By Alexia Leachman, Personal Branding Coach at Blossoming Brands

You’re not a member of at least two social networks

If you want to be found online then make sure you have a personal profile with the high traffic social networking sites.

Your social network profiles are a bit skimpy in detail

Maybe your LinkedIn profile is a bit light on information and detail, or maybe your Twitter profile has a bio that doesn’t mean anything to anyone but you. By not completing your personal profiles sufficiently, you’re missing out on telling others about yourself in a meaningful way. People are curious and once you connect on a social network, they are going to have a nose about at your profile. Here’s your chance to tell people all that great stuff about you; like what makes you great, why you should be hired and what amazing things you’ve done. Don’t waste the opportunity by sharing a quote by someone else, telling them about your family status, or barely bothering to provide more information than your job title.

You have less than 50 connections the social networks you’ve joined

You’ve not reached out and connected with people. If you want to be on other people’s radar for jobs, business and referrals, you need to get involved. Relying on real world interactions is failing to recognise the massive potential of the online space. Connect with others in as many ways as you can so that you pop up frequently in their world. This will increase your chances of staying front of mind with them. Should there ever be a reason to get in touch with someone like you, they’ll think of you!

You don’t engage online

You rarely post an update or comment on other people’s updates or blogs and generally staying very quiet. Maybe you’re observing everyone else, but unlike the school disco where you will seen loitering near the bar, no one can “see” you online unless you take part.

Your usernames across social networks are all different

Maybe some of them are cryptic, some have telephone numbers in them, and others might include your nickname. Neither of these are great options for usernames. As you develop relationships within social networks people will grow to know you by your username. If this is difficult to remember or just sounds plain silly then you’re not giving yourself the best start. It’s important to do what you can to increase your chances of being found so including your name is a great start. Maybe you have to be creative because you have a popular name; you might want to include middle initials, or link your name to a keyword that is relevant to what you do. Or use the same username as your blog title. Whichever option you choose, remember to aim for consistency.

Your profile photo is inappropriate

If your photo...

- Is one of you on holiday in swimwear or ski goggles

- Is an old one and you’ve aged/changed your hair/put on weight since then and you’re not really that recognisable

- Is not a close up and so you’re not really identifiable (Remember, profile photos are often the size of a stamp on screen.)

- Is a family shot and your head appears really small, again not really identifiable

- Is a picture of your newborn baby/dog/mid-life crisis car purchase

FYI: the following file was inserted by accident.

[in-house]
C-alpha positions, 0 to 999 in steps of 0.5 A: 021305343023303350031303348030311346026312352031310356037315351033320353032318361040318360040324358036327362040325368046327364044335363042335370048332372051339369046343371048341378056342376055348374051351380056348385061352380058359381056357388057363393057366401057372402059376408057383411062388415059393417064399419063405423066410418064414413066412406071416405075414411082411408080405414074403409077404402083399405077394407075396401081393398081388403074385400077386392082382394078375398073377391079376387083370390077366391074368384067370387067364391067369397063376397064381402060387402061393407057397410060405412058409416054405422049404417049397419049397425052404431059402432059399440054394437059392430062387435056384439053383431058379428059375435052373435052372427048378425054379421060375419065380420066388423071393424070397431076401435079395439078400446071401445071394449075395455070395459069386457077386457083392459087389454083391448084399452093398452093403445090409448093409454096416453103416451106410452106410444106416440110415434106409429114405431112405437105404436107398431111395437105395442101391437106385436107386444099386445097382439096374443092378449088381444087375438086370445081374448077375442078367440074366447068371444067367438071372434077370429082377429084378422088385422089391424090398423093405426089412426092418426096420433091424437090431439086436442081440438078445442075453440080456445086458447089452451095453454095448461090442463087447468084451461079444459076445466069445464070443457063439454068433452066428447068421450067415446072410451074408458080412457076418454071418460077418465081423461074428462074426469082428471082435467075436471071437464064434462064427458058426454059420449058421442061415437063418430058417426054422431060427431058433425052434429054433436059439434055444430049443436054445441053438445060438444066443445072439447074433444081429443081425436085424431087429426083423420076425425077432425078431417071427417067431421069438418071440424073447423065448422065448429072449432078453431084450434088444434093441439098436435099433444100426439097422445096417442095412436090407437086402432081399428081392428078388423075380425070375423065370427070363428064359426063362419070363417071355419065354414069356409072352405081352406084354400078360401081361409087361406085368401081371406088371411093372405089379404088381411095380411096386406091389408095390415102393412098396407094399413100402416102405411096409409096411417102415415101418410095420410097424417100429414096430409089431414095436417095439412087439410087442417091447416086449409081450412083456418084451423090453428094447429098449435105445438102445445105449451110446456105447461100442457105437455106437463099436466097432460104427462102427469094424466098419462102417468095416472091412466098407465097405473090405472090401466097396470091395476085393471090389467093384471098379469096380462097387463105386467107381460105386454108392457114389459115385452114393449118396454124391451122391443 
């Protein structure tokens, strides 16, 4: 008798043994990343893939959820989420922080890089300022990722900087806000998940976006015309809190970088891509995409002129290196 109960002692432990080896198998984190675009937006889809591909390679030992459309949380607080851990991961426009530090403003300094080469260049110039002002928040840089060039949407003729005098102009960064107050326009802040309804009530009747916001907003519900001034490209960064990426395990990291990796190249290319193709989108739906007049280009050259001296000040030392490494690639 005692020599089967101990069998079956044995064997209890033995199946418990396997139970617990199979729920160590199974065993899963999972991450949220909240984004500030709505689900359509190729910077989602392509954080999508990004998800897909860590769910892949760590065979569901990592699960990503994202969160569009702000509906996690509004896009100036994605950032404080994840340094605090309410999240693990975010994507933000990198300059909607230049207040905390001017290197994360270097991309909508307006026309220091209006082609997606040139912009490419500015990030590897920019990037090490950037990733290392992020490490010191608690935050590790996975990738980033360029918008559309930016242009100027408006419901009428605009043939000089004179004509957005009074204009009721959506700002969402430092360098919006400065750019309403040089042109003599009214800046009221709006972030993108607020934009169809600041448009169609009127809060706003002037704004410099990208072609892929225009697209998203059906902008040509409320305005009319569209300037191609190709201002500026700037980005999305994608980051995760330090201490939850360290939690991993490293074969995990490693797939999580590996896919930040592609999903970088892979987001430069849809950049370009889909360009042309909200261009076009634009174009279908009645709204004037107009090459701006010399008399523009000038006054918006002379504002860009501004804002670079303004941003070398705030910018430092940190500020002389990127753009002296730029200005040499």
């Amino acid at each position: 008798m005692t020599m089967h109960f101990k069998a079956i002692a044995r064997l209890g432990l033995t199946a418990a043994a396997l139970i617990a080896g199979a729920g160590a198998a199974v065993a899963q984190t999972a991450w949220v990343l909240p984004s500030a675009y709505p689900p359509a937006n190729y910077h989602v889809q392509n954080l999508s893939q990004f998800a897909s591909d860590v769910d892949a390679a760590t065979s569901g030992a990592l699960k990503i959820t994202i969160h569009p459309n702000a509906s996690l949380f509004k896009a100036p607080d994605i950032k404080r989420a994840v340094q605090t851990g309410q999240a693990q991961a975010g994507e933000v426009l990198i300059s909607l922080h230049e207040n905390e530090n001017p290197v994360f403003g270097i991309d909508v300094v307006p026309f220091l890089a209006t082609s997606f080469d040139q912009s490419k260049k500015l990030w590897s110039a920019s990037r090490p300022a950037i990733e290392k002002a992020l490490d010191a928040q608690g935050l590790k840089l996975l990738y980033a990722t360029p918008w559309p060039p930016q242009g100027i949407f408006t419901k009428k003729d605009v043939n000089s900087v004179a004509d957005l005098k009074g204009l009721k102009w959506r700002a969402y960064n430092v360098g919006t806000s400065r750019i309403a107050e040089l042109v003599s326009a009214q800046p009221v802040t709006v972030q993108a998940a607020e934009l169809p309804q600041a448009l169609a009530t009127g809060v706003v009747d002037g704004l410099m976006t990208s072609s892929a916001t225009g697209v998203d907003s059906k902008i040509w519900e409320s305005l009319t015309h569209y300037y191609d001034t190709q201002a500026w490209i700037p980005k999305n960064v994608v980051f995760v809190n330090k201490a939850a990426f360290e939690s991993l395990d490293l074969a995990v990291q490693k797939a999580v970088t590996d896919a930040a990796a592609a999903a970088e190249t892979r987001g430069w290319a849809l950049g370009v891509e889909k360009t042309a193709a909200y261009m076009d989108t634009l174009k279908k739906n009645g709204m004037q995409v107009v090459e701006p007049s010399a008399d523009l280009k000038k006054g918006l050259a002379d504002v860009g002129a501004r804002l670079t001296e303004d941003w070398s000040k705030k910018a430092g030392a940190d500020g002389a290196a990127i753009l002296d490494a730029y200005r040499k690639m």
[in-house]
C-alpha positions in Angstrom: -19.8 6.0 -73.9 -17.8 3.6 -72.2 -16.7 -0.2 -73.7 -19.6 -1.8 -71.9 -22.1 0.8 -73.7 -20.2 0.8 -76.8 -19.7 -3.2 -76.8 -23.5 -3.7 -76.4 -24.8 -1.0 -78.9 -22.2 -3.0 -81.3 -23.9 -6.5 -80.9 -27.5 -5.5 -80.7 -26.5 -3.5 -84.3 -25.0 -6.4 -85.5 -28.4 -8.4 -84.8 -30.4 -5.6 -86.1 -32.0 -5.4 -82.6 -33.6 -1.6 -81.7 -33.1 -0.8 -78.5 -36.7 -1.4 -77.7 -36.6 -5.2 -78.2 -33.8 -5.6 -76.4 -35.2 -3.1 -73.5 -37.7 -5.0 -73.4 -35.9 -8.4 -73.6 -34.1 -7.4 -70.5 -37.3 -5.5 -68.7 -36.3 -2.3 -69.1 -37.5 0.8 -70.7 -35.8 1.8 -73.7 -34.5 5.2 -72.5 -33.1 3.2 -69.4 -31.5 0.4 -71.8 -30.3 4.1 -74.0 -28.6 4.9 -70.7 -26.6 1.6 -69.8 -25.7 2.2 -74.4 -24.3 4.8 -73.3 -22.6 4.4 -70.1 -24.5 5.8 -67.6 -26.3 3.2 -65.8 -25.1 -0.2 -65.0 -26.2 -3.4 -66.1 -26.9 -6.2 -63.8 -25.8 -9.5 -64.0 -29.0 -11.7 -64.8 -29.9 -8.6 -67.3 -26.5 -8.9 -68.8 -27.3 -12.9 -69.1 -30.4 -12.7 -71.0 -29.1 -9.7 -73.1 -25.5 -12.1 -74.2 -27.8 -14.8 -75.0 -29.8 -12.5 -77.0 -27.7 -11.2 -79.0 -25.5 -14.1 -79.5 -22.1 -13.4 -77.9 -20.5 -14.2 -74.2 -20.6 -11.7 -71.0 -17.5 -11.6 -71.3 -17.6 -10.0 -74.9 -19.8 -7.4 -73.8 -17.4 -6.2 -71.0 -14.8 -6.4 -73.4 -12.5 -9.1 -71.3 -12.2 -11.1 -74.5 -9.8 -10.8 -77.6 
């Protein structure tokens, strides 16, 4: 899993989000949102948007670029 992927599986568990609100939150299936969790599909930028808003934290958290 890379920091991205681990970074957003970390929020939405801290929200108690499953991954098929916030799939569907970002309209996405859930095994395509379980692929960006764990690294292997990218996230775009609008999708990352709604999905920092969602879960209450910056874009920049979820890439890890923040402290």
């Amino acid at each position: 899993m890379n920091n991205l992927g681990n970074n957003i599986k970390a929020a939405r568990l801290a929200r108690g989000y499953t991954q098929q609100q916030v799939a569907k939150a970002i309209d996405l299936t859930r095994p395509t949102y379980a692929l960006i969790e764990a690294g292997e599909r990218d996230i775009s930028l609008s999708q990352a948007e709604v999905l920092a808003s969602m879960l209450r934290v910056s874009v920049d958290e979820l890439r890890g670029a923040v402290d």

- Different depending on which social network or blog they’ve found you on

...Then it's probably inappropriate.

Your profile photo is a visual representation of you for when you’re not there. Would you turn up to an important work meeting in your ski goggles or your swimsuit? I hope not! Select a photo that makes you look good or says something about you that will enhance your chances of success in your endeavours.

The important thing about how you present yourself visually online is consistency. As we become members of several online networks, we seek out familiar faces and contacts from other networks. You need to facilitate this by being easily found and recognised. Using the same photo everywhere will help.

Your status updates are not engaging, interesting or relevant

If your status updates are...

- Cryptic in the hope of sounding clever

- Full of “in-jokes” that only your close mates will understand

- Taken up mostly by arranging to meet your mates at the pub or deciding who’s going to cook what for dinner

- Needlessly rude, aggressive or arrogant (Who wants to connect with someone like that?)

- A constant stream of every banal thought that comes into your head or every single minor activity that you’re undertaking

...Then you will be limiting the potential number of people who will remain interested in you and what you have to say. They may, at worst unfollow you or switch off your updates. Result — you have created an unconnection.

Every time you provide a status update, you’re communicating directly and indirectly about yourself. Your choice of content to share, the way you communicate an opinion, the language you use; all this says something about you. And when you’re updates are considered en masse then an impression is created. Are you creating the right impression?

But as you know, it’s not all about the digital space. We’re real people in real world, so there might be things that you’re guilty of there too. Find out by reading: Tell tale signs that you’re not taking your brand seriously- In the flesh.

Alexia Leachman is a Personal Brand Coach and Head Trash Liberator at Blossoming Brands. She helps entrepreneurs find their mojo by helping them to tell their story, raise their profile, build their digital presence and manage their reputation. You can find out more at www.blossomingbrands.com and www.headtrash.co.uk And you can follow her on Twitter as @AlexiaL and @BBrands

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